US6466698B1  Efficient embedded image and video compression system using lifted wavelets  Google Patents
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 US6466698B1 US6466698B1 US09/276,181 US27618199A US6466698B1 US 6466698 B1 US6466698 B1 US 6466698B1 US 27618199 A US27618199 A US 27618199A US 6466698 B1 US6466698 B1 US 6466698B1
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Abstract
Description
The invention described herein may be manufactured and used by or for the government of the United States of America for governmental purposes without the payment of any royalties thereon or therefor.
1. Field of the Invention
The present invention relates generally to a system for the compression and decompression of digitized imagery which is useful both for transmission through narrow bandwidth communications channels and efficient archival storage in a data retrieval system. More specifically, to minimize computational complexity and memory usage, the system described herein uses lifting to implement its wavelet transforms and performs embedded coefficient coding inplace, i.e., without reorganizing the data into traditional subbands. By processing the data inplace, data movement is minimized in both the encoder and decoder and scratch memory requirements are greatly reduced.
2. Brief Description of the Related Art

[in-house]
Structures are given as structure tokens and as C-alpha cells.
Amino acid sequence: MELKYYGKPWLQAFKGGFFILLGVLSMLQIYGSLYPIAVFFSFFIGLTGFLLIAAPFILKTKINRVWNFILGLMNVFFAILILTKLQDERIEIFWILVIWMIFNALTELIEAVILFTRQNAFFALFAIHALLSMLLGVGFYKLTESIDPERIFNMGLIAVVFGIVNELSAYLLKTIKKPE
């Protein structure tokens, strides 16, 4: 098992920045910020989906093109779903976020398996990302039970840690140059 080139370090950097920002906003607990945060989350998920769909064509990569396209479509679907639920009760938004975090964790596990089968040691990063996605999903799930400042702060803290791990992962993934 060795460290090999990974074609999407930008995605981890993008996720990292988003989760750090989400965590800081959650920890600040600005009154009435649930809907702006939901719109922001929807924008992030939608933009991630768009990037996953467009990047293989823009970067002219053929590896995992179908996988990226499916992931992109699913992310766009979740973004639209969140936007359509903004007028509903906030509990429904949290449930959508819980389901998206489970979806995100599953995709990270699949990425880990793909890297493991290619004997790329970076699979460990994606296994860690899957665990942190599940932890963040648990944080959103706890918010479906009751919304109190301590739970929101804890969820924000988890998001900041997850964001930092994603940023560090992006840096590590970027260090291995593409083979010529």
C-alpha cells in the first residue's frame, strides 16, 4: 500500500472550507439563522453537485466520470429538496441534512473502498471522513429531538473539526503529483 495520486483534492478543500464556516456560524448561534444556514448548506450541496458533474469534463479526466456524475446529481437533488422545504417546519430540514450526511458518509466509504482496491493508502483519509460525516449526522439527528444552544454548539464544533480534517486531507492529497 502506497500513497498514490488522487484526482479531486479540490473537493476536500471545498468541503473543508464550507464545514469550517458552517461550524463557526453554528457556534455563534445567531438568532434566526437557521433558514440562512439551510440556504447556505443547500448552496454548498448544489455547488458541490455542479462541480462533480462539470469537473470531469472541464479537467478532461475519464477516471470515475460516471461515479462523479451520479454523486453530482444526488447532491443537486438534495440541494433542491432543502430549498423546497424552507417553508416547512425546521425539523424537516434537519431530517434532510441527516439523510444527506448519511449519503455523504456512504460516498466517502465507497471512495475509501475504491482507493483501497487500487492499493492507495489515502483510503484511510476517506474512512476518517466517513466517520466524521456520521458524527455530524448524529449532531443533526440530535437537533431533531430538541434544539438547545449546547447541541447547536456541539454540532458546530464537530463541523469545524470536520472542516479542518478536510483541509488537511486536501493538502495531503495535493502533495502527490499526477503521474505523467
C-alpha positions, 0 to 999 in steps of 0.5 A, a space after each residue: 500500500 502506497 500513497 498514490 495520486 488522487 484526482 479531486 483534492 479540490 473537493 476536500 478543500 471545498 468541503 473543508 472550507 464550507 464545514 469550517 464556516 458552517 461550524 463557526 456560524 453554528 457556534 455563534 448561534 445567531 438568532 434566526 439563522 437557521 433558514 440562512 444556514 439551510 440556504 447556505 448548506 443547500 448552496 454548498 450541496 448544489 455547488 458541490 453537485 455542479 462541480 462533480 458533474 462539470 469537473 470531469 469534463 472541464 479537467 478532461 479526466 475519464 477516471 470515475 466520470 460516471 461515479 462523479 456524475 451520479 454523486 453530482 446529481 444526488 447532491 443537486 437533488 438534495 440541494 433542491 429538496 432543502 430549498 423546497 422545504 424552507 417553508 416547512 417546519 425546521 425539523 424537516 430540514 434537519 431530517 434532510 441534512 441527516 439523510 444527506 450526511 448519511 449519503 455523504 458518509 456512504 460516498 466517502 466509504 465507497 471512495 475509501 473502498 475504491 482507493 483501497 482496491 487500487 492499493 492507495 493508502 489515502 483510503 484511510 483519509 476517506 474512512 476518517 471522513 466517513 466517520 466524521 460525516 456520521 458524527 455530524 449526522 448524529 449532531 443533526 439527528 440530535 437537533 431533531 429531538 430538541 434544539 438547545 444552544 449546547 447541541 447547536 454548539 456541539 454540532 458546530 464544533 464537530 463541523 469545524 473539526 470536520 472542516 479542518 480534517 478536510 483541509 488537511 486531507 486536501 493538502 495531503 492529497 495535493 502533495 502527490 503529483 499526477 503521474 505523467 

Digital data compression systems are useful to reduce the number of bits required to represent a signal in digital form. Digital data is typically compressed to either facilitate transmission of the signal through a limitedbandwidth communications channel or to reduce the amount of memory needed to store that signal on some archival media such as a computer hard disk. Digital data compression can be achieved using either lossless or lossy coding techniques. Lossless coding involves only the extraction of statistical redundancy from the signal, and, thus, the amount of compression possible is signal dependent with compression ratios of 2:1 common for natural images.
To get higher levels of compression or to code the signal at a fixed bit rate, some distortion must be accepted in the reconstructed signal, resulting in a loss of information when the signal is passed through the complete encoding and decoding system. The goal of a good lossy coding system, then, is to minimize the distortion introduced into the signal at all of the bit rates for which the system is designed to operate, e.g., attaining the best ratedistortion performance possible.
A variety of image compression algorithms and systems have been proposed in recent years. Many of the algorithms with the best ratedistortion performance such as the Joint Photographics Experts Group (JPEG), described in “Overview of the JPEG (ISO/CCITT) Still Image Compression” by G. K. Wallace in SPIE, Vol. 1244, Image Proc. Algorithms and Techniques, 1990, pp. 220233, and Zerotree Coders, described in “Embedded Image Coding Using Zerotrees of Wavelet Coefficients” by J. M. Shapiro in IEEE Trans. On Signal Processing, Vol. 41, No. 12, December 1993, pp. 34453462, the disclosures of which are herein incorporated by reference, use transforms to decorrelate image pixels before coding of the data. The JPEG standard relies on a blockbased discrete cosine transform (DCT). A coding algorithm based on the waveletpacket transform showing improved ratedistortion performance for difficult images is described in “Wavelet PacketBased Image Coding Using Joint SpaceFrequency Quantization” by Z. Xiong, K. Ramchandran and M. T. Orchard in Proc. Int. Conf On Image Proc., November 1994, Austin, Tex., pp. 324328, the disclosure of which is herein incorporated by reference.